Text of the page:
The other day, in any case, I ran into the man who has produced the defining statement of our time for the chullo. His name is Maotsetung Jimenez Dorado, a 29-year-old sculptor who has created a 2.70ms bronzed stone-cement statue of a strapping Andean Indian dressed only in his chullo and it was installed not long ago outside the bus station in Calca, a lively market town 20 minutes up the road from Urubamba.

Sited on a two-metre plinth just up from one of Calca’s two traffic lights, it has caused an uproar. “La madre de las monjitas dominicanas del Colegio Belem puso el grito al cielo, los padres de familia quejaron diciendo que “los niños se enferman,” Maotsetung told me.

“La madre dijo que la estatua es ‘morbosa’ and asked me why didn’t I do a statue of something like Heroism or Religion?”

Maotsetung, an evangelico, tells me that “the chullo es la expresion indigena de las alturas“.

His statue tells us that “los indigenas no son alienados y que son tal cual desnudos.”

Maotsetung’s statue was his graduating thesis work from the Escuela de Bellas Artes de Calca.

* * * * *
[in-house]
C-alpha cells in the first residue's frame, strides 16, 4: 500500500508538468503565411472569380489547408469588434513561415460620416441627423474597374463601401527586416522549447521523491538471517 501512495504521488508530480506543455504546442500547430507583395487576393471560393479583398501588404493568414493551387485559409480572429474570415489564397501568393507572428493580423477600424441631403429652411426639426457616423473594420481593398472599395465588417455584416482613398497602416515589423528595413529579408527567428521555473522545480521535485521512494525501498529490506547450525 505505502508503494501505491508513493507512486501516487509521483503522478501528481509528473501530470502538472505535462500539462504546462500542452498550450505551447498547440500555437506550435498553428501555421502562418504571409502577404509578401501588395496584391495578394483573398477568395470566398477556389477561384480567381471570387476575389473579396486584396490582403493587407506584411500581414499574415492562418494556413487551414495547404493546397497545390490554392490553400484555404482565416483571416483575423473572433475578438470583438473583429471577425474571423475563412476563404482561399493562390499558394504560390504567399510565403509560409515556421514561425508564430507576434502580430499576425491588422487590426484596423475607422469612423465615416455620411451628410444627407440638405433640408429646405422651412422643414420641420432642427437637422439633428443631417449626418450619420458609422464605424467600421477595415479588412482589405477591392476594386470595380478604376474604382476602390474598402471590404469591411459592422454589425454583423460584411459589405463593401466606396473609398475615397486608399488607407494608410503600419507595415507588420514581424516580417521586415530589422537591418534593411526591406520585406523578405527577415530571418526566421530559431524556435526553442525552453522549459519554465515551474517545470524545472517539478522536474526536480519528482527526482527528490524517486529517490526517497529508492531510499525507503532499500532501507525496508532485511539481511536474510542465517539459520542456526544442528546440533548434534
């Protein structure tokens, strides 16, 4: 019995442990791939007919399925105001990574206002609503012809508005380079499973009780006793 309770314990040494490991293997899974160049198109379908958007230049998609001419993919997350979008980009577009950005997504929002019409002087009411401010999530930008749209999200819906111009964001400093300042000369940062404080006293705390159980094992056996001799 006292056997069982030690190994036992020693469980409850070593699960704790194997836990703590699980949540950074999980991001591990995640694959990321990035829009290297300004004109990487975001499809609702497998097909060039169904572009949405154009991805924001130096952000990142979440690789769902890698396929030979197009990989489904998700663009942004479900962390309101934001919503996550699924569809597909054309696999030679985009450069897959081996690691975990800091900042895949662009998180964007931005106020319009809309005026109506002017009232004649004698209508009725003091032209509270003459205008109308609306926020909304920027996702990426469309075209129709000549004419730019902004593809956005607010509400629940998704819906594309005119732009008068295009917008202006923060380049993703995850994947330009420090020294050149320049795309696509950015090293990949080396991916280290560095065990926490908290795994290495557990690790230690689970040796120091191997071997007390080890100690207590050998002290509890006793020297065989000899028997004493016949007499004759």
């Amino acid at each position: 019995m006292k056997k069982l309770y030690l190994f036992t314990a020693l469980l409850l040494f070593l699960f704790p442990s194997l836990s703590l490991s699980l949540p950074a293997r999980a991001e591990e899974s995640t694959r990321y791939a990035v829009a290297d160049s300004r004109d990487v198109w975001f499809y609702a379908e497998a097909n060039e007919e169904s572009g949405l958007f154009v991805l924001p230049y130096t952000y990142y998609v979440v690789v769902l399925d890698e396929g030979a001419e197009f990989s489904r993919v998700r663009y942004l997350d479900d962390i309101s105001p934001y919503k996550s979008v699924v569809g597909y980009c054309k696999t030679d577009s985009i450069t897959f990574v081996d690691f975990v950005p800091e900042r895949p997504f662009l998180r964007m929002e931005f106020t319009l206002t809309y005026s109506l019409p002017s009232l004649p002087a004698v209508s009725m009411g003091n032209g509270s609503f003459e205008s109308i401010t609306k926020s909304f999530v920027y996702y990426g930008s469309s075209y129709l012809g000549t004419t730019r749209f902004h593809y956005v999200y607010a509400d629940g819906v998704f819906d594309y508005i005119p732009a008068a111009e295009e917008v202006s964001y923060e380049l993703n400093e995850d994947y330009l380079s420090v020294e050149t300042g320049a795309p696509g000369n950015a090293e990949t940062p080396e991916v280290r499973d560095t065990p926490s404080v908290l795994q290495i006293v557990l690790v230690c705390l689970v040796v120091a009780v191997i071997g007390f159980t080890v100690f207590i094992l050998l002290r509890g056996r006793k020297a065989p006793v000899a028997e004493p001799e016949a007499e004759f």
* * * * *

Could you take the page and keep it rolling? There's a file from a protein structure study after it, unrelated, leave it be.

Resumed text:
Maotsetung says, “I did un estudio profundo para presentarlo como obra de arte y no erotico. I even made the pene disproportionately small.”

In one hand the chullo-wearer holds apututu, the sacred Andean conch shell used in ceremonies and in the other a sort-of plaque with “Escuela de Bellas Artes” inscribed.

The statue is a reddish-bronze colour made of 500 kilos of marmolina, @ S/.1.20/kilo con cinco bolsas de cemento, mas fierros, and seis cubos de piedras para plinth/fundacion. “No me han pagado todavia para las piedras,” Maotsetung says referring to the Sub-gerencia de Obras de la municipalidad.

It took months of door-knocking, endless waiting for appointments, for Maotsetung to get the municipality to put up the statue. “Nadie le daba bola.” recalls Jean Concha, a mutual friend who works in the municipalidad.

Instead of lobbying Calca’s highland alcalde, Siriaco Condori Cruz, Maotsetung focused on lower levels like the Oficina de Educacion y Cultura de la municipalidad.No lo tomo al chico en serio,” Jean Concha says.

Maotsetung’s persistence paid off, “Pero no habia nada de inauguracion.”

Al inicio lo taparon con plastico,” reflecting the controversy that swirled through the town’s two radio stations and its markets.

Though a little weary of small-town politics, Maotsetung is hoping to get financial and official blessing for his next project which will be, naturalmente, “una ñusta solamente con su montera.

I am sending Maotsetung a suitable cheque to get the ball rolling. FIN

Published in Caretas Magazine the week of February 27, 2009